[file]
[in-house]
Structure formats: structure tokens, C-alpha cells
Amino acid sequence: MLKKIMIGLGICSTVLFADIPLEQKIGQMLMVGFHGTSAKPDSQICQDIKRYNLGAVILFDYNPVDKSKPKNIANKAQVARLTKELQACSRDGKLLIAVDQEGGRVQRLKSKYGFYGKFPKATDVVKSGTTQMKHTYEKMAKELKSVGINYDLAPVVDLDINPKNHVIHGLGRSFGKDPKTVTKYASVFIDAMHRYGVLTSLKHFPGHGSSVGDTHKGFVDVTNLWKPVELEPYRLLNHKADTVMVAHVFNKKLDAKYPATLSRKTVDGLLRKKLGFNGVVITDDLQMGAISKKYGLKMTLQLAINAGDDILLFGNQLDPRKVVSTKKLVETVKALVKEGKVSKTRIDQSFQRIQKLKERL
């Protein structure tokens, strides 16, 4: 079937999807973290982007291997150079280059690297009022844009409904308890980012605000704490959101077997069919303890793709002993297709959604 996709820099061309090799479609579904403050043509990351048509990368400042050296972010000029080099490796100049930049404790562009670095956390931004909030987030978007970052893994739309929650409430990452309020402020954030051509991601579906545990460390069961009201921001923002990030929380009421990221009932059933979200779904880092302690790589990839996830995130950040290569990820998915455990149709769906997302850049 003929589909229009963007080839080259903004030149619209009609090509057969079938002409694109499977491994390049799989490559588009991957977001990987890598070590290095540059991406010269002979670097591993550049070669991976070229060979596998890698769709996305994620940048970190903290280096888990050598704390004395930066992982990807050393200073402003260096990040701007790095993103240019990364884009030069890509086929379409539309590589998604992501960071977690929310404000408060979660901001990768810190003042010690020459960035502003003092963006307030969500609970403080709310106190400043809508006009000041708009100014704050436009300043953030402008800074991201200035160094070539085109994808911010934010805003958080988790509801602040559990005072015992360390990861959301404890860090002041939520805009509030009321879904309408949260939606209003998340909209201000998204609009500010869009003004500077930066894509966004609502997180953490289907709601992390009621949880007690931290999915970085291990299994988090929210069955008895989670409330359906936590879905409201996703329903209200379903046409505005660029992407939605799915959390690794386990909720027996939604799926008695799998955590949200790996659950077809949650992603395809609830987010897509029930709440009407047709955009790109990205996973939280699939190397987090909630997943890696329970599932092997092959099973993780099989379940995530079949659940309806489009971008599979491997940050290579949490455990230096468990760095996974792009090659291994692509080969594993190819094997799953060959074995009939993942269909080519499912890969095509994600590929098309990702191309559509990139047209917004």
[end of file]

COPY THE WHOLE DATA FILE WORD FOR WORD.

[in-house]
Structure formats: structure tokens, C-alpha cells
Amino acid sequence: MLKKIMIGLGICSTVLFADIPLEQKIGQMLMVGFHGTSAKPDSQICQDIKRYNLGAVILFDYNPVDKSKPKNIANKAQVARLTKELQACSRDGKLLIAVDQEGGRVQRLKSKYGFYGKFPKATDVVKSGTTQMKHTYEKMAKELKSVGINYDLAPVVDLDINPKNHVIHGLGRSFGKDPKTVTKYASVFIDAMHRYGVLTSLKHFPGHGSSVGDTHKGFVDVTNLWKPVELEPYRLLNHKADTVMVAHVFNKKLDAKYPATLSRKTVDGLLRKKLGFNGVVITDDLQMGAISKKYGLKMTLQLAINAGDDILLFGNQLDPRKVVSTKKLVETVKALVKEGKVSKTRIDQSFQRIQKLKERL
């Protein structure tokens, strides 16, 4: 079937999807973290982007291997150079280059690297009022844009409904308890980012605000704490959101077997069919303890793709002993297709959604 996709820099061309090799479609579904403050043509990351048509990368400042050296972010000029080099490796100049930049404790562009670095956390931004909030987030978007970052893994739309929650409430990452309020402020954030051509991601579906545990460390069961009201921001923002990030929380009421990221009932059933979200779904880092302690790589990839996830995130950040290569990820998915455990149709769906997302850049 003929589909229009963007080839080259903004030149619209009609090509057969079938002409694109499977491994390049799989490559588009991957977001990987890598070590290095540059991406010269002979670097591993550049070669991976070229060979596998890698769709996305994620940048970190903290280096888990050598704390004395930066992982990807050393200073402003260096990040701007790095993103240019990364884009030069890509086929379409539309590589998604992501960071977690929310404000408060979660901001990768810190003042010690020459960035502003003092963006307030969500609970403080709310106190400043809508006009000041708009100014704050436009300043953030402008800074991201200035160094070539085109994808911010934010805003958080988790509801602040559990005072015992360390990861959301404890860090002041939520805009509030009321879904309408949260939606209003998340909209201000998204609009500010869009003004500077930066894509966004609502997180953490289907709601992390009621949880007690931290999915970085291990299994988090929210069955008895989670409330359906936590879905409201996703329903209200379903046409505005660029992407939605799915959390690794386990909720027996939604799926008695799998955590949200790996659950077809949650992603395809609830987010897509029930709440009407047709955009790109990205996973939280699939190397987090909630997943890696329970599932092997092959099973993780099989379940995530079949659940309806489009971008599979491997940050290579949490455990230096468990760095996974792009090659291994692509080969594993190819094997799953060959074995009939993942269909080519499912890969095509994600590929098309990702191309559509990139047209917004």